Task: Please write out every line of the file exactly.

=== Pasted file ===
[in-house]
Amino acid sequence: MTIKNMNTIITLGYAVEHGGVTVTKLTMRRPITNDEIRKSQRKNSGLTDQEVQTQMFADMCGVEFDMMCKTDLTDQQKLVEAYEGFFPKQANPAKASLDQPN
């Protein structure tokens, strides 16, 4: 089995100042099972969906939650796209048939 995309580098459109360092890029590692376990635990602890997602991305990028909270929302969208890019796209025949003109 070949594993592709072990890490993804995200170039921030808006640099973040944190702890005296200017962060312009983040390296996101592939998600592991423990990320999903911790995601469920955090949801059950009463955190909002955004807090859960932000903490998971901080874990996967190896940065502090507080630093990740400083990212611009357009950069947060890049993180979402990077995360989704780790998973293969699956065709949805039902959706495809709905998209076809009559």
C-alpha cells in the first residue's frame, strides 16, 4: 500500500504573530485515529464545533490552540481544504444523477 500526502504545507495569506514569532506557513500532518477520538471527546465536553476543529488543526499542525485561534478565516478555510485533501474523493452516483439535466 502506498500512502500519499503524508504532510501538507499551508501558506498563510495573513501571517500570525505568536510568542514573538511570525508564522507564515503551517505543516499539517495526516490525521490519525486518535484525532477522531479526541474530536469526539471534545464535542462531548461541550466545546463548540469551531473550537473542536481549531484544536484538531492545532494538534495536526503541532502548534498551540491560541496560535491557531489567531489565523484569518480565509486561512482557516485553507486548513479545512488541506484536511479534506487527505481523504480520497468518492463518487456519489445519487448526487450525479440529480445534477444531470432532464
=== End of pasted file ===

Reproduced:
[in-house]
Amino acid sequence: MTIKNMNTIITLGYAVEHGGVTVTKLTMRRPITNDEIRKSQRKNSGLTDQEVQTQMFADMCGVEFDMMCKTDLTDQQKLVEAYEGFFPKQANPAKASLDQPN
């Protein structure tokens, strides 16, 4: 089995100042099972969906939650796209048939 995309580098459109360092890029590692376990635990602890997602991305990028909270929302969208890019796209025949003109 070949594993592709072990890490993804995200170039921030808006640099973040944190702890005296200017962060312009983040390296996101592939998600592991423990990320999903911790995601469920955090949801059950009463955190909002955004807090859960932000903490998971901080874990996967190896940065502090507080630093990740400083990212611009357009950069947060890049993180979402990077995360989704780790998973293969699956065709949805039902959706495809709905998209076809009559």
C-alpha cells in the first residue's frame, strides 16, 4: 500500500504573530485515529464545533490552540481544504444523477 500526502504545507495569506514569532506557513500532518477520538471527546465536553476543529488543526499542525485561534478565516478555510485533501474523493452516483439535466 502506498500512502500519499503524508504532510501538507499551508501558506498563510495573513501571517500570525505568536510568542514573538511570525508564522507564515503551517505543516499539517495526516490525521490519525486518535484525532477522531479526541474530536469526539471534545464535542462531548461541550466545546463548540469551531473550537473542536481549531484544536484538531492545532494538534495536526503541532502548534498551540491560541496560535491557531489567531489565523484569518480565509486561512482557516485553507486548513479545512488541506484536511479534506487527505481523504480520497468518492463518487456519489445519487448526487450525479440529480445534477444531470432532464